Thanks to her ability to read lips, Melita Ćano managed to graduate from university despite the number of challenges she faced throughout her university career.
“The communication between me and those around me was lacking. Of course, there were exceptions. Two professors, in particular, were always ready to help me,” says Ćano, who is hearing impaired.
She explains that she was not surprised by the difficulties that arose when she tried to communicate with other students. “Most people are not familiar with the difficulties we encounter, nor with our methods of communication.”
“While I was waiting for a class, a girl approached me and asked me a question I didn’t understand. When I told her I can’t hear, she pityingly said: ‘Oh, okay, sorry.’ and she left,” recounts Ćano.
Despite all the difficulties she faced during her time at university, she graduated from the Department of Social Work at the Faculty of Political Sciences in Sarajevo.
Anela Talam-Crnovršanin, who is also hearing impaired, graduated from the Faculty of Special Education and Rehabilitation in Tuzla, majoring in surdoaudiology. She chose the degree due to her own disability and her desire to help people with the same condition. “During my studies, I had great peers who helped me, and professors who were very understanding about my situation. As for following lectures, it was difficult. I always had to sit in the first row. I couldn’t always follow everything, so I would stay after class for additional explanations,” she says.
After graduating from university, Ćano and Talam-Crnovršanin are now facing the same problem – finding adequate employment.
“Employers are prejudiced against people with hearing impairments. I am currently unemployed. I am also not receiving any compensation from the Employment Agency even though, according to the law, I could be,” says Talam-Crnovršanin.
Ćano managed to find a job, but not in the field she studied. “I know it’s difficult, but I will not give up on my goal,” she says.
Unlike Ćano and Talam-Crnovršanin, many people with disabilities don’t have access to high-quality education. Although schools are making efforts toward inclusivity, there has not yet been major progress. Teachers often cannot devote enough time to students with disabilities, so schools hire special assistants who, at times, do not have adequate experience.
Oftentimes, disabled students cannot keep up with their peers and, thus, are not ready for the demands of the job market. Further, employers are often not willing to help them overcome any ongoing problems that arose during their education.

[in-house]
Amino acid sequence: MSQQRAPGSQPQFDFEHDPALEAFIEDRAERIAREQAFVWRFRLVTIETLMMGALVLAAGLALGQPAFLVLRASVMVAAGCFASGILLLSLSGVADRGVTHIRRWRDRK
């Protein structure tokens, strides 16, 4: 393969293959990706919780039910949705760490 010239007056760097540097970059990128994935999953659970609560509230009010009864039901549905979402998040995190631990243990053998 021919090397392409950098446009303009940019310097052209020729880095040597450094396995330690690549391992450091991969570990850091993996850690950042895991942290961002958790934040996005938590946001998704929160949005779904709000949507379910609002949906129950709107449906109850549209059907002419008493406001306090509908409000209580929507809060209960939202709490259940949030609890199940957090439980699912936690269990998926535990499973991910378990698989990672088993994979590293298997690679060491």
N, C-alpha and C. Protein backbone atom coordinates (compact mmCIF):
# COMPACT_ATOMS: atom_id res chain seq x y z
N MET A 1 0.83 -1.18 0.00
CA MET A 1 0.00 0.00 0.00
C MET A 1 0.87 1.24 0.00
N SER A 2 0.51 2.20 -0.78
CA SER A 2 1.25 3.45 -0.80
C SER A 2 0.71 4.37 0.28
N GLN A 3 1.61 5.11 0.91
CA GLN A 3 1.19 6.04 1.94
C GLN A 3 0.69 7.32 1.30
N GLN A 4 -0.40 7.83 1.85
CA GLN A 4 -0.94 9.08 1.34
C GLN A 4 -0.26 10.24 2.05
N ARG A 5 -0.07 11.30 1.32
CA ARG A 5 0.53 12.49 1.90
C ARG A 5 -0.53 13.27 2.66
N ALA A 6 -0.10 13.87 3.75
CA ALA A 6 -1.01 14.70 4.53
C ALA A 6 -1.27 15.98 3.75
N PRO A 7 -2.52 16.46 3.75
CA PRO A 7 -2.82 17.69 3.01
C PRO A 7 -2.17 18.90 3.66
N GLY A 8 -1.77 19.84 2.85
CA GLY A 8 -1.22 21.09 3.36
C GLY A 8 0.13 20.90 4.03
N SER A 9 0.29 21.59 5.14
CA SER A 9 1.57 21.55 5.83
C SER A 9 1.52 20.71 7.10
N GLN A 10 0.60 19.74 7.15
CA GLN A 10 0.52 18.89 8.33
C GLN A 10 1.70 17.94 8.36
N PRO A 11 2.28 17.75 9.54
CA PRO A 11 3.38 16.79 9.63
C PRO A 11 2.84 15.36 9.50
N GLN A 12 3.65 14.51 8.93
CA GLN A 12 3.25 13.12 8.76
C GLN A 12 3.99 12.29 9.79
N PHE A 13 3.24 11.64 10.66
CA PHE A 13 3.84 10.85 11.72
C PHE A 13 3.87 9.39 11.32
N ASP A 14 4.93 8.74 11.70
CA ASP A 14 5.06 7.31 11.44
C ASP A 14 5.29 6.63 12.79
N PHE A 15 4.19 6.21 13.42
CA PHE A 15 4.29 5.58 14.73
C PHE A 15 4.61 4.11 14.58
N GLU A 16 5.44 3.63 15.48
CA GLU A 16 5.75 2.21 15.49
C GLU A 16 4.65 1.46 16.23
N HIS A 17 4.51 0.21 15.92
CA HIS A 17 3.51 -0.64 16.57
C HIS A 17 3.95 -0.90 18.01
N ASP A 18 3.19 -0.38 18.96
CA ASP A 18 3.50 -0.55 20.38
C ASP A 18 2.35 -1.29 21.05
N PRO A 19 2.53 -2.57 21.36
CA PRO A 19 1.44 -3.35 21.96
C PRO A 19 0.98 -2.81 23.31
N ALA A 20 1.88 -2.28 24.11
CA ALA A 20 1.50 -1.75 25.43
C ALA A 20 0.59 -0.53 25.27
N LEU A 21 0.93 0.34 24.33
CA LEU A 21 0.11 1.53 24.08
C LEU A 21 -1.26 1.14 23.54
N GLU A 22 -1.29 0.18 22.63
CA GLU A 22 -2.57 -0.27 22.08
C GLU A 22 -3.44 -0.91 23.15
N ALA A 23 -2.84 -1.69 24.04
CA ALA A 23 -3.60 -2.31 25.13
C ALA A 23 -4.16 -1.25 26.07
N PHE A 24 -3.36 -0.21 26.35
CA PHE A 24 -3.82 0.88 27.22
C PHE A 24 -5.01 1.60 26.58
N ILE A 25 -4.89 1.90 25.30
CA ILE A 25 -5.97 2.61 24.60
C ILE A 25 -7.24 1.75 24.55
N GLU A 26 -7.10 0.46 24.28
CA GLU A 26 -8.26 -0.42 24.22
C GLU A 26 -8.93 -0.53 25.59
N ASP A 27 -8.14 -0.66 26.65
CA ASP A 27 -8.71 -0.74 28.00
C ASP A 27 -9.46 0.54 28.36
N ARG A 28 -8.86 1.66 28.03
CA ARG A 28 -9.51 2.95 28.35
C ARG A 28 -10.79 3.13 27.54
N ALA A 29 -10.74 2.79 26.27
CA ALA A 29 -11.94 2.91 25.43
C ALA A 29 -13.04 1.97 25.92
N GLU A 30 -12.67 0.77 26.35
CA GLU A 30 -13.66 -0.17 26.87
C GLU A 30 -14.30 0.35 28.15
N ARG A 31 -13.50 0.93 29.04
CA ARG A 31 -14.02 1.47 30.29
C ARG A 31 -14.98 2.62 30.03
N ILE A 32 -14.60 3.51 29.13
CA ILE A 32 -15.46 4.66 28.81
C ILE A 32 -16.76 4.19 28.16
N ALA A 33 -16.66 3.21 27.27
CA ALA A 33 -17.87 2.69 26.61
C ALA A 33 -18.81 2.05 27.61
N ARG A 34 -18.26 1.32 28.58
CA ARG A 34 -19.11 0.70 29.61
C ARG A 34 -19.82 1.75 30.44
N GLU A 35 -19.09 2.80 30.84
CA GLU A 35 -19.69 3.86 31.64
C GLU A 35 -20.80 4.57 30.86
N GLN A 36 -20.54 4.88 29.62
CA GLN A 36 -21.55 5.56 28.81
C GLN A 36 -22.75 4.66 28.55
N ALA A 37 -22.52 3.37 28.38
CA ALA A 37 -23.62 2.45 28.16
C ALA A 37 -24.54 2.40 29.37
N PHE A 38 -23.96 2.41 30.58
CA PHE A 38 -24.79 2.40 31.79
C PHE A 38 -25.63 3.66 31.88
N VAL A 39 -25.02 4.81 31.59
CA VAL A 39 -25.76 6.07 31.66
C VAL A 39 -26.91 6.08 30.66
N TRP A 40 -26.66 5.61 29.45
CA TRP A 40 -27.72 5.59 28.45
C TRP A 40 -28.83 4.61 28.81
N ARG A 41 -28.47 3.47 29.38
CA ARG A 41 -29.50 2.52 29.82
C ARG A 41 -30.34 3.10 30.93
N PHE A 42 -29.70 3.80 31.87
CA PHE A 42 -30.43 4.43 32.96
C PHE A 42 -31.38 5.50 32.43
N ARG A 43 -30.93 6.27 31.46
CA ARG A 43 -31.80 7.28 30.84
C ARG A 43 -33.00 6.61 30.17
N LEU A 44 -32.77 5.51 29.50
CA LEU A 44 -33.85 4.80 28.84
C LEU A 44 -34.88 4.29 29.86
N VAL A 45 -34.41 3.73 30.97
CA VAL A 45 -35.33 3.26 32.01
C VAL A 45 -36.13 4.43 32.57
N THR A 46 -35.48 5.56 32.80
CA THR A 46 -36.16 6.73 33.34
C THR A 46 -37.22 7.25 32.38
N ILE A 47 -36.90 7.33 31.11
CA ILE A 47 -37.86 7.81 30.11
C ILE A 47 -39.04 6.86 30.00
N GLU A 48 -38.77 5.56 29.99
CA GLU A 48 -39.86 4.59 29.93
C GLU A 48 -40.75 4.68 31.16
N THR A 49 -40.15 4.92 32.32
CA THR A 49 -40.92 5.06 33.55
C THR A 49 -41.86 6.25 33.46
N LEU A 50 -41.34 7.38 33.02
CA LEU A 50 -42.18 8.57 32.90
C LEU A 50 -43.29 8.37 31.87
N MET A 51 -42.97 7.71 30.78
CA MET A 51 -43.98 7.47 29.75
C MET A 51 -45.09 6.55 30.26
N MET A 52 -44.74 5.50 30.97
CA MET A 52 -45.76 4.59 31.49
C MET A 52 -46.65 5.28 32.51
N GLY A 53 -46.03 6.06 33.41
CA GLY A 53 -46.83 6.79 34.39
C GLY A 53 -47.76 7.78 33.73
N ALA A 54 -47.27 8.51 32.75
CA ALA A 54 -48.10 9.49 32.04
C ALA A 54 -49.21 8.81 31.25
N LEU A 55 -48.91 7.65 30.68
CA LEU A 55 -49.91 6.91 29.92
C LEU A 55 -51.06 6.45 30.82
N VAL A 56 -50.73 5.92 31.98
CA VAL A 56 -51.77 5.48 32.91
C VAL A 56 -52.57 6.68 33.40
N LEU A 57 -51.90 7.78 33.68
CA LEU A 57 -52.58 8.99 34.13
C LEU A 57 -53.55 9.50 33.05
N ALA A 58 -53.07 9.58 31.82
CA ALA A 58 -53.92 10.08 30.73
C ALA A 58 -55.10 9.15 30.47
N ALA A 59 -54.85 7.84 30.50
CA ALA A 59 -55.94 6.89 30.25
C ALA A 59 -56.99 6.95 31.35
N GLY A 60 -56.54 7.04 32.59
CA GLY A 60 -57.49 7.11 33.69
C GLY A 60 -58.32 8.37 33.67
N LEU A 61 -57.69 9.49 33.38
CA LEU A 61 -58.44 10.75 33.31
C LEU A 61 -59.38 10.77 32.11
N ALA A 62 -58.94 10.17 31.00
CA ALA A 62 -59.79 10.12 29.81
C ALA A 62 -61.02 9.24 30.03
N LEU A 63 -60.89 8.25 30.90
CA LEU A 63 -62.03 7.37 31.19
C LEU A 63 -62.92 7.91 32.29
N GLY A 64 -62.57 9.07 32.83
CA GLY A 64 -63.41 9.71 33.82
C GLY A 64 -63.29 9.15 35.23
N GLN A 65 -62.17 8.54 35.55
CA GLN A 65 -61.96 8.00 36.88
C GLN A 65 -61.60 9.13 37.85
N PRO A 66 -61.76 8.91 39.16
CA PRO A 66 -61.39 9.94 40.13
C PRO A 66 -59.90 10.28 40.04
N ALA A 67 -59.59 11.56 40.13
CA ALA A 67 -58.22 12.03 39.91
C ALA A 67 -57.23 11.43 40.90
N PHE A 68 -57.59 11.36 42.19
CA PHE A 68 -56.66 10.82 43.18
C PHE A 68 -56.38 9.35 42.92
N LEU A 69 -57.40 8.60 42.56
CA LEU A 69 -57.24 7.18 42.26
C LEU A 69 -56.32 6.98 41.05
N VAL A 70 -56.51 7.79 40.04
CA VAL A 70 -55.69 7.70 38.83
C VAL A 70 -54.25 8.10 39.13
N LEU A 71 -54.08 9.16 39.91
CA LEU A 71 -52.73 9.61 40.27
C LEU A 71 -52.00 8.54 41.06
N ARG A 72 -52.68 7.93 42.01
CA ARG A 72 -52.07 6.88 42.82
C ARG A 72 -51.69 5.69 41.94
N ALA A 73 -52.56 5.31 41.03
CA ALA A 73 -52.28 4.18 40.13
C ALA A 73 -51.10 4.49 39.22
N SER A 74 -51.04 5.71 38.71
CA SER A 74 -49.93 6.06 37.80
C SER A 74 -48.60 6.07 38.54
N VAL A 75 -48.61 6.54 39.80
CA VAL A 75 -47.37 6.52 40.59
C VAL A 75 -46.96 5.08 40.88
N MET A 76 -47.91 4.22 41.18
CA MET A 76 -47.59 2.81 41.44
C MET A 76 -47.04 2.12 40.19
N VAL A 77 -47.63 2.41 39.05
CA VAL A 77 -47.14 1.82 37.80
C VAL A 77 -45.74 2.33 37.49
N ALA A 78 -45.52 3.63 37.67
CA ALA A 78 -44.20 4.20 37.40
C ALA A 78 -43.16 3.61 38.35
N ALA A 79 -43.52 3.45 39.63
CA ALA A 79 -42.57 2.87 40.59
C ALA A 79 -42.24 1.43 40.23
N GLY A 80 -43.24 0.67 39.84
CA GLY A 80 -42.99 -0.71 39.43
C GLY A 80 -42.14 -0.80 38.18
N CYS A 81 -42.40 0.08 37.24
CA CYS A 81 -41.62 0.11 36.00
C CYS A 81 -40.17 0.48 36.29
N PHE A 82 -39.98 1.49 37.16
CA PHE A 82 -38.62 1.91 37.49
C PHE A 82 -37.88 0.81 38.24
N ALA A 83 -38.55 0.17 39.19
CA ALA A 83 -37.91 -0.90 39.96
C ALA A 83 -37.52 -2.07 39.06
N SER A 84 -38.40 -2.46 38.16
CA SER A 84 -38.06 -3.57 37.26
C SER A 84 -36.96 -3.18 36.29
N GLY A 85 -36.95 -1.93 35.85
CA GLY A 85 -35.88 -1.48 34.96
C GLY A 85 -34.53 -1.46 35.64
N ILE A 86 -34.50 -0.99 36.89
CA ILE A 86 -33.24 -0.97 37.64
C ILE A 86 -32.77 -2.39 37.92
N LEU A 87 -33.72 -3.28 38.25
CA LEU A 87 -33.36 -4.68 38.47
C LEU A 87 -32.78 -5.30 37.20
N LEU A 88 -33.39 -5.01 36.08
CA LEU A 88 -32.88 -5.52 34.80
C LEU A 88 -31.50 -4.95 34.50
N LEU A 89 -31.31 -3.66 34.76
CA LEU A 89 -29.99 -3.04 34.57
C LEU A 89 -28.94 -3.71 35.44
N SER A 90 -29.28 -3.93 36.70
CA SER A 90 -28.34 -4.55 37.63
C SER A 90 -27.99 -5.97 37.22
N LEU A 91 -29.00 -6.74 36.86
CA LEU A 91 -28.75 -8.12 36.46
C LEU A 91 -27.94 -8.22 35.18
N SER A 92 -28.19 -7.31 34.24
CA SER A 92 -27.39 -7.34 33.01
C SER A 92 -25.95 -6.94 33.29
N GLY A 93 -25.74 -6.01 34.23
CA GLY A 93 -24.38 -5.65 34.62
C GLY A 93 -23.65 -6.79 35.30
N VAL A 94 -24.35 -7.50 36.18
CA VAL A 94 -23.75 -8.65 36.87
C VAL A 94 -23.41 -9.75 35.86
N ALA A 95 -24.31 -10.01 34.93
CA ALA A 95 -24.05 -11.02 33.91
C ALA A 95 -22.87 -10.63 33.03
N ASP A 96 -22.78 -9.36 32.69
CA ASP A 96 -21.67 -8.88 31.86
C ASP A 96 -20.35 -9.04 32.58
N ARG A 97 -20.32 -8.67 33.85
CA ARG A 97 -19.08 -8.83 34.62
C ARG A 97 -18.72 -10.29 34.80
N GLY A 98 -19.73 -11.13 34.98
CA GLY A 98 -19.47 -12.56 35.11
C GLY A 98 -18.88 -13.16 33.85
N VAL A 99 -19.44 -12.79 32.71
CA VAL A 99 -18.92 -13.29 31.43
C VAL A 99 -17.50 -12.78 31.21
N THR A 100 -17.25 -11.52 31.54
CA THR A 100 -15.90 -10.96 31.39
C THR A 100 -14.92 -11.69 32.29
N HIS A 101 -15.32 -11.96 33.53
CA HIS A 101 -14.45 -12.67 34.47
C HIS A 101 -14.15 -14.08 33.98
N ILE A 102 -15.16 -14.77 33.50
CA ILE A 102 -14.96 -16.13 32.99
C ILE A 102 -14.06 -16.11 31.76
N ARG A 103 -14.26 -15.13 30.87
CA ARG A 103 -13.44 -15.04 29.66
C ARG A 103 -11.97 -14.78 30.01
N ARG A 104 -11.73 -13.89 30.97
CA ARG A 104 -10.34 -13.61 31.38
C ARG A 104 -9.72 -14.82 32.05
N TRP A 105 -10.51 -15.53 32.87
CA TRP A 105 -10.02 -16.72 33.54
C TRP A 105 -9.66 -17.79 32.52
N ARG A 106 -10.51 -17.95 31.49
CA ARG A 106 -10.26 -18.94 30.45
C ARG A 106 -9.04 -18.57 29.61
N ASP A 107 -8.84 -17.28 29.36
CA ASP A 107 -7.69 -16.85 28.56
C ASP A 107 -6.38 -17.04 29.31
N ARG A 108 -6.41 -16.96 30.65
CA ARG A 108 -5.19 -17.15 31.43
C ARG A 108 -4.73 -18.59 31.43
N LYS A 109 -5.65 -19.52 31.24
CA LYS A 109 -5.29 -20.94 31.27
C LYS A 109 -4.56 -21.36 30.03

Jasminka Proho from the Association for the Hearing Impaired of Canton Sarajevo explains that, in order to overcome these problems, the state should implement the UN Convention on the Rights of Persons with Disabilities, according to which the state has a duty to ensure a quality education.
“Through quality education, persons with disabilities will have the best chance to show what they are capable of. This system will give us a young person who is able to meet the demands of the job market and find employment without any problems,” says Proho.
Ćano also stresses that more government support is needed. She says: “They should try to understand us and give us a chance.”
The Fund for Professional Rehabilitation and Employment of Persons with Disabilities of the Federation of BiH was a source of hope for many persons with disabilities. However, the Fund did not live up to the expectations as it “does not work on sustainable employment in business entities”. An often-cited example is that companies that get financial incentives for hiring persons with disabilities fire them as soon as they spend the incentive money. The Fund for Professional Rehabilitation and Employment of Persons with Disabilities does not fine such companies.
While there remains much to be done in terms of ensuring equal opportunities for people with disabilities in Bosnia and Herzegovina, people like Ćano and Talam-Crnovršanin provide examples of what can be achieved with perseverance and external support systems.
This publication has been selected as part of the 2018 Srđan Aleksić Youth Competition, a regional storytelling competition that challenges youth to actively engage with their own communities to discover, document, and share stories of moral courage, interethnic cooperation, and positive social change. The competition is a primary component of the Post-Conflict Research Center’s award-winning Ordinary Heroes Peacebuilding Program, which utilizes international stories of rescuer behavior and moral courage to promote interethnic understanding and peace among the citizens of the Western Balkans. The final winners of the 2018 competition will be announced in the coming months.
Support for this program has been graciously provided by the National Endowment for Democracy (NED).